Organic farmers require more feed than a recent Department of Agriculture survey suggests, the IFA organic project team chair John Fitzpatrick has said.

Last week, the survey of over 900 farmers found that the demand for organic feed and straw is to soar – with 60,000t of feed required for next winter.

Fitzpatrick told the Irish Farmers Journal that “the people that responded to the survey were probably very accurate with their figures, however the number of respondents is only one-quarter of the farmers in organics”. Some 5,000 farmers are enrolled in the scheme, and 912 responded to the survey.

“It has to be taken into consideration that there is much higher demand than what the report suggests.”

He added that “only 3% of the respondents were dairy farmers, so therefore the figures given in the survey are not a true representation of all organic farmers’ feed requirements for the year ahead”.

Fitzpatrick, who is also an organic dairy farmer from Laois, said “that combination crops are a very good feed, but in a lot of cases additional protein is required.

Protein crops are very difficult to grow as they are susceptible to weeds, so rotations are highly important for organic tillage farmers”.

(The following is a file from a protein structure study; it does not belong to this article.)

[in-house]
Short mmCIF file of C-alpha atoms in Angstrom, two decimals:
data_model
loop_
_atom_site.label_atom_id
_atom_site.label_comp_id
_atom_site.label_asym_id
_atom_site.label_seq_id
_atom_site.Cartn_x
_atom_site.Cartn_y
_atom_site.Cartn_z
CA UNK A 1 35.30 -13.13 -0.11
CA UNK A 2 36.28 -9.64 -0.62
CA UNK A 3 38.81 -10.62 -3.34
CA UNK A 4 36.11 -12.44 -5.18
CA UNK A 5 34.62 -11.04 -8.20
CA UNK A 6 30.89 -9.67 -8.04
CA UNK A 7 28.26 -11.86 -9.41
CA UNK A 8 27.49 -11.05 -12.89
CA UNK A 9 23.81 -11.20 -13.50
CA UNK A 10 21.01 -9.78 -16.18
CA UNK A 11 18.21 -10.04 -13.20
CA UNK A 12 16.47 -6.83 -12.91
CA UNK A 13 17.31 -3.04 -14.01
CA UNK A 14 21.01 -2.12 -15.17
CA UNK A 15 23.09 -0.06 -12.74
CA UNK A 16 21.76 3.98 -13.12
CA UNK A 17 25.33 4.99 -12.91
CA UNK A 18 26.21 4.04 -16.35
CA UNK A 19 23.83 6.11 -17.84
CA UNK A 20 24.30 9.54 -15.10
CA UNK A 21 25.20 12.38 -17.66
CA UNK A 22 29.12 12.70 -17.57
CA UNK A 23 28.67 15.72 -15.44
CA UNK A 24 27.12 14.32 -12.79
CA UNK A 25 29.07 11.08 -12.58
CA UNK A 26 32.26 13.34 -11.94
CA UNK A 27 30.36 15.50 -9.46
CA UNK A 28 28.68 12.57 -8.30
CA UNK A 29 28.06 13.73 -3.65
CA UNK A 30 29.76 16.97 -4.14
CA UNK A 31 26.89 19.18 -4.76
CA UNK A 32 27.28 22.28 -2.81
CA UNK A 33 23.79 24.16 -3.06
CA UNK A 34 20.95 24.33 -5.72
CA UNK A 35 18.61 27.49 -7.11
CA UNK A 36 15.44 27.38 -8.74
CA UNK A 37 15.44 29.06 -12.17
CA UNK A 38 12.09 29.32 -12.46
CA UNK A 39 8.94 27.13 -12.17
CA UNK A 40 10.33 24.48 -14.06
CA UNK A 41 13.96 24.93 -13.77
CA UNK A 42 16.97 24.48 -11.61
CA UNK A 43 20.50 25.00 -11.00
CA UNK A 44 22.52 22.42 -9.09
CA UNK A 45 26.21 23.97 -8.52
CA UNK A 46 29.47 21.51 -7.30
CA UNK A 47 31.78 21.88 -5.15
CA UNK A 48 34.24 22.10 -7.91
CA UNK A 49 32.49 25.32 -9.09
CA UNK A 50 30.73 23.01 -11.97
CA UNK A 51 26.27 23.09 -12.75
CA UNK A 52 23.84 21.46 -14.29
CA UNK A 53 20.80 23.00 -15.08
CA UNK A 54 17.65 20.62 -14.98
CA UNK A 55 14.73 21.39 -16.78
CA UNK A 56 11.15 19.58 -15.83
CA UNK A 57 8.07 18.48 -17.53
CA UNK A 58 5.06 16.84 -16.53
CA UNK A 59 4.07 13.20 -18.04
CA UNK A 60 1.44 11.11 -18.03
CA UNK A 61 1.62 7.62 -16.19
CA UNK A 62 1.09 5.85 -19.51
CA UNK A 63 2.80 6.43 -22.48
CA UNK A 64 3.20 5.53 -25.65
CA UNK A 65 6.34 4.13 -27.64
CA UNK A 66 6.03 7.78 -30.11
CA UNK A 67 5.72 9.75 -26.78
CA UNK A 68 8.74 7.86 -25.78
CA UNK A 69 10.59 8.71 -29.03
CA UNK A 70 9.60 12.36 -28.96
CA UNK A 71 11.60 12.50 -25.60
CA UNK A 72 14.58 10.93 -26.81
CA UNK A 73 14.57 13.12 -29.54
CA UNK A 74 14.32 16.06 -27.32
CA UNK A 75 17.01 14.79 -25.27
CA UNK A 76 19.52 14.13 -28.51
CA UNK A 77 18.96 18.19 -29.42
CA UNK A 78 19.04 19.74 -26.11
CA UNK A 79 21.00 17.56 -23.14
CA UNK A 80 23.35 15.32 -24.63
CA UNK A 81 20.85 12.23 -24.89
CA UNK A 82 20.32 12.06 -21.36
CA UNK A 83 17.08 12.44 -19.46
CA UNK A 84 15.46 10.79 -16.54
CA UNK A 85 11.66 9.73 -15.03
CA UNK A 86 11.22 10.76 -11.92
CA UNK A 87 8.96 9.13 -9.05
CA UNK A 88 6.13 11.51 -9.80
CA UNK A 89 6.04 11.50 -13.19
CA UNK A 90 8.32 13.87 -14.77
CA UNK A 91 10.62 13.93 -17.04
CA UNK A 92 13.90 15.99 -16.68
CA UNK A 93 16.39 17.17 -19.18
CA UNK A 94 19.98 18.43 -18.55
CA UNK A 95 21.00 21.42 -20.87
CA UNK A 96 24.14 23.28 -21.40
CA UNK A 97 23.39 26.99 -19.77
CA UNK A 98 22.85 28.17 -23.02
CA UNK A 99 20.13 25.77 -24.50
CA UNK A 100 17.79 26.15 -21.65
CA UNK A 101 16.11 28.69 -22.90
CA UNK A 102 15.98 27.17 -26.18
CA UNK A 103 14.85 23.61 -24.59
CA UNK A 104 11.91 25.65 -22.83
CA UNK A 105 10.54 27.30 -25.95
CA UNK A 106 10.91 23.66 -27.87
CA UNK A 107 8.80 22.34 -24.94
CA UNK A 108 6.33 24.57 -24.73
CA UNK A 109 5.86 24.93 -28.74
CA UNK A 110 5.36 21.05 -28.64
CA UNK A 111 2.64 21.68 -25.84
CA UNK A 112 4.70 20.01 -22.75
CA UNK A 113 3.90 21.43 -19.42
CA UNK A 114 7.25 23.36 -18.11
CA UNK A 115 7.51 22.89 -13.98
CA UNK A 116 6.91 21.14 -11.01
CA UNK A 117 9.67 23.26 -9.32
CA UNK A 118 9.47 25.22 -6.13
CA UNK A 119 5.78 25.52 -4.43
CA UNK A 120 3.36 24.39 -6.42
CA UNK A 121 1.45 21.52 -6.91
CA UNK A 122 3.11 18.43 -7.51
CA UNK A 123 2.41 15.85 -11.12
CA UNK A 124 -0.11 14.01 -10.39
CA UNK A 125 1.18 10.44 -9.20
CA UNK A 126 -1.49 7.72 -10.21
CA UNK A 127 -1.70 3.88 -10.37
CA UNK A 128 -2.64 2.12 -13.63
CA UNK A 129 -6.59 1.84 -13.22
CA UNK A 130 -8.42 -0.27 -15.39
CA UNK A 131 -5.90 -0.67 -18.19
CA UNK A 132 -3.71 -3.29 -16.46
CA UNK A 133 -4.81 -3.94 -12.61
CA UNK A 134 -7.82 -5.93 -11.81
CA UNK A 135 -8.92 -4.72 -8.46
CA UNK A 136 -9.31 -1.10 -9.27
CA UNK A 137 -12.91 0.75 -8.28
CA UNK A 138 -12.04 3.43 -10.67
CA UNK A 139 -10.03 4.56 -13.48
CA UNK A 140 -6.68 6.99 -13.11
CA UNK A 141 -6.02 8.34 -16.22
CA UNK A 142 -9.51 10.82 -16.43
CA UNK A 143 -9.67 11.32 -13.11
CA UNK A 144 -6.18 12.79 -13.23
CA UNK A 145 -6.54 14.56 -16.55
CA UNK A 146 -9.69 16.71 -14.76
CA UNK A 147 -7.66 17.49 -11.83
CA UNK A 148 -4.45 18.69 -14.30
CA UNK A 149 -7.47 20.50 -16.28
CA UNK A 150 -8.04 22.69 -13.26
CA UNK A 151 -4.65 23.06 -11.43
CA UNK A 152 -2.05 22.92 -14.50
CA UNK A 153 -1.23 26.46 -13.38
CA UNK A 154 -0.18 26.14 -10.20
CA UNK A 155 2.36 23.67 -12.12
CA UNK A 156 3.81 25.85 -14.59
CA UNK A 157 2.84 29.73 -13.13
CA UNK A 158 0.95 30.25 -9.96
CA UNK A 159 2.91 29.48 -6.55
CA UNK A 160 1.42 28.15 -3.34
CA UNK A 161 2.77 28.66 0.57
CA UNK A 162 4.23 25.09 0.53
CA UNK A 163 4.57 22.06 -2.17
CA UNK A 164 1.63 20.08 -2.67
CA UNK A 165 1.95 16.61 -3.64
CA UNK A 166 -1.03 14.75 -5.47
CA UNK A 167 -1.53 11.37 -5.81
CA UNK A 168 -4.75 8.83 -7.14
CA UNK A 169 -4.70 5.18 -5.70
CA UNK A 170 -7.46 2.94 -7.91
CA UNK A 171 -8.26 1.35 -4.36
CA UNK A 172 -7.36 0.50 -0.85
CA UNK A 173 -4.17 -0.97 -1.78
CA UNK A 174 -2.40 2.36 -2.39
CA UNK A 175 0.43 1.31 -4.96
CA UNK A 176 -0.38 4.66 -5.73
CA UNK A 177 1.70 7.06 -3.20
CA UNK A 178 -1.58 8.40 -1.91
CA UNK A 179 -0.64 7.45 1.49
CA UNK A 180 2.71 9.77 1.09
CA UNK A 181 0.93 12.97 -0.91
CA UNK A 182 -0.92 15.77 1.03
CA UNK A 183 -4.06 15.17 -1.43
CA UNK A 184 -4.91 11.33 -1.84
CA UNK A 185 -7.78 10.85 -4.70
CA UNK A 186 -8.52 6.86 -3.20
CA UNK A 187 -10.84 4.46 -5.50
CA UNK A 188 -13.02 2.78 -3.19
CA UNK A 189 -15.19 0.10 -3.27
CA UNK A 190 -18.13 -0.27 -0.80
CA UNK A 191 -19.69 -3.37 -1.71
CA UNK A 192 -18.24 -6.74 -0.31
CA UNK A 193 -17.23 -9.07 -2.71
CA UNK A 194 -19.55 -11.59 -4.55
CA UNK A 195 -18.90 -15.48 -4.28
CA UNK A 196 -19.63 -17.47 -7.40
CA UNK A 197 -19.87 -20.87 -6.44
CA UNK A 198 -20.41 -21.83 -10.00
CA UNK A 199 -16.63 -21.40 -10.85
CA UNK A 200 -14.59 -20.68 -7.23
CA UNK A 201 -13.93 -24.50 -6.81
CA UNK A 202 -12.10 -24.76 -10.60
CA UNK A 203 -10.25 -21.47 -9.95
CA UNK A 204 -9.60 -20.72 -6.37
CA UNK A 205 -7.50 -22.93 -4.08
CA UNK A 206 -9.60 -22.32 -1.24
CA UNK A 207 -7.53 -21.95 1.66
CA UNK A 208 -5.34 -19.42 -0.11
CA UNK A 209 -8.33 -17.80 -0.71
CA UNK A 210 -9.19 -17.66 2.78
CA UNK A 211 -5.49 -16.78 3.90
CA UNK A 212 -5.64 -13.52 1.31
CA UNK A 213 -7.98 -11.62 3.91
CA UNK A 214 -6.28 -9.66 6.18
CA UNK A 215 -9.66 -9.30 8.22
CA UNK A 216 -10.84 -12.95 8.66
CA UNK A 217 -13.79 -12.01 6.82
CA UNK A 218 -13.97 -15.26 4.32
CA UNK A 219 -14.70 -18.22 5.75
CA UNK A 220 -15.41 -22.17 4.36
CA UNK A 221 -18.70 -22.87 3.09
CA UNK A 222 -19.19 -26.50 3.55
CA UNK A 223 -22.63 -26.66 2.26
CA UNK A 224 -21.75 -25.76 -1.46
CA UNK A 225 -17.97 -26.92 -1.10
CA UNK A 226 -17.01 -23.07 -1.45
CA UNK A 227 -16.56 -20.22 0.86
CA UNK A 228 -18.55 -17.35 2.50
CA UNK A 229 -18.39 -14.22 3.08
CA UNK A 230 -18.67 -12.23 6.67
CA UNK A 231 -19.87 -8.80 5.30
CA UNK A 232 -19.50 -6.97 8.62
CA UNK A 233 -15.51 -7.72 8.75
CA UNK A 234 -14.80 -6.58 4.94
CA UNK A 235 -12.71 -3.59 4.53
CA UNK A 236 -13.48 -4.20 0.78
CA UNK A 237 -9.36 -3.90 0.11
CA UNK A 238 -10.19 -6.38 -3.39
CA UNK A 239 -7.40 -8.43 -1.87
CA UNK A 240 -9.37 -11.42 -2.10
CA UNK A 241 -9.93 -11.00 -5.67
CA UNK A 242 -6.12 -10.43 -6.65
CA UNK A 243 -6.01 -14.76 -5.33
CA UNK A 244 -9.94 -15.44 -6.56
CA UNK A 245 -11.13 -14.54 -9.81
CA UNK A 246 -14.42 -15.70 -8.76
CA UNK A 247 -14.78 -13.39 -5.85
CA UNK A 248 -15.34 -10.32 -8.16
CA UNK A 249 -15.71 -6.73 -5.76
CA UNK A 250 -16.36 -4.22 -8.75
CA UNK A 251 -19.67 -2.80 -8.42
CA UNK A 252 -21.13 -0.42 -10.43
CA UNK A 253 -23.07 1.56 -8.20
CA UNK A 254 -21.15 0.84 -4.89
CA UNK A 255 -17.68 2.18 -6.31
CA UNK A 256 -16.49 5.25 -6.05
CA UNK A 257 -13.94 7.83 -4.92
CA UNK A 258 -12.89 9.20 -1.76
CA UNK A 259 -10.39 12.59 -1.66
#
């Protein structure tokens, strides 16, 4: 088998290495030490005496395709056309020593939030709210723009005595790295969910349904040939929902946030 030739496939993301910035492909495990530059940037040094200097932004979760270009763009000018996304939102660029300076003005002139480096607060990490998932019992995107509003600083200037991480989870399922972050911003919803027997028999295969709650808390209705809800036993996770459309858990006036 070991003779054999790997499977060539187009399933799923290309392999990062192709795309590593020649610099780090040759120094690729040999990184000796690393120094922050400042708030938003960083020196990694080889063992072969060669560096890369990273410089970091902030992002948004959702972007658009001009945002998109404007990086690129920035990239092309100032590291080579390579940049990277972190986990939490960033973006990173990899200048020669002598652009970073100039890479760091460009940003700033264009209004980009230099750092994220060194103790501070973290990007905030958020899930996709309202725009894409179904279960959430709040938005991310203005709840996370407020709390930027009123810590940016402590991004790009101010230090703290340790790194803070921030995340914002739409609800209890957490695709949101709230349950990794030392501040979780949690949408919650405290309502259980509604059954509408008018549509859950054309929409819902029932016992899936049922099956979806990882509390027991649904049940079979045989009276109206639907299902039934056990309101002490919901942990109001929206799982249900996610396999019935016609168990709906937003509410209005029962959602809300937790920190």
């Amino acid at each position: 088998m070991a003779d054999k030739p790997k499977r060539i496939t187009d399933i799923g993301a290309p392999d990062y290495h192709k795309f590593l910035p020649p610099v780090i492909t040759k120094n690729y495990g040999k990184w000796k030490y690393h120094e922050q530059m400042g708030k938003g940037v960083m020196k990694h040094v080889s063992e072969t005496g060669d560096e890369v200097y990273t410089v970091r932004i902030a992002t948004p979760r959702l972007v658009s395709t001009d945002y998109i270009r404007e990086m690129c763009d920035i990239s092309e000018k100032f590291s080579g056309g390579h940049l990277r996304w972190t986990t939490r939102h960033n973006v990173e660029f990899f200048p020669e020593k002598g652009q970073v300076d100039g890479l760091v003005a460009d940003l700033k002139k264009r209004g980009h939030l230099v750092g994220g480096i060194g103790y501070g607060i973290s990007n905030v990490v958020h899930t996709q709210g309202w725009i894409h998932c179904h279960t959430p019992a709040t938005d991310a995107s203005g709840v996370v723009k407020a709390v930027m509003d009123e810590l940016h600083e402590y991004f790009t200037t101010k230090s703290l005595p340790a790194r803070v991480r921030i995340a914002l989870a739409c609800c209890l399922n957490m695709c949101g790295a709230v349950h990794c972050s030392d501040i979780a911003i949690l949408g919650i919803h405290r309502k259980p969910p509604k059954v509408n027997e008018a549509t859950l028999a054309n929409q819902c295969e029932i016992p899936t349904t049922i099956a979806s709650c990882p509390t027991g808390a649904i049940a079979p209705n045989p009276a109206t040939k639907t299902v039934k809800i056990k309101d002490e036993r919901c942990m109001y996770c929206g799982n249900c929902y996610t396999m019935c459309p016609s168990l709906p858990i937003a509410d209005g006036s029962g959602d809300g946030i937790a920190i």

The project team chair added that “there is an opportunity for organic bodies or Teagasc to provide a nutritionist to help farmers to make up their own balanced ration on their farms”.

“The cost of organic nuts is €200 more than conventional nuts, which is not sustainable for organic farmers. The organic trading hub is an advantage, as well as agreements between growers and farmers are the way forward,” Fitzpatrick said.

Fitzpatrick emphasised that “in general, straw is in huge demand by organic farmers for bedding purposes because they also see that as a fertiliser.

“If the wet weather continues into April we could see shortages; however, organic crops are mainly spring crops.”


There is a lack of competition in the organic market, Fitzpatrick said.

“The store cattle prices are matching that of conventional cattle.

“The farm gate prices are being brought back for all of the sectors and are getting too near the conventional prices,” the organic project team chair concluded.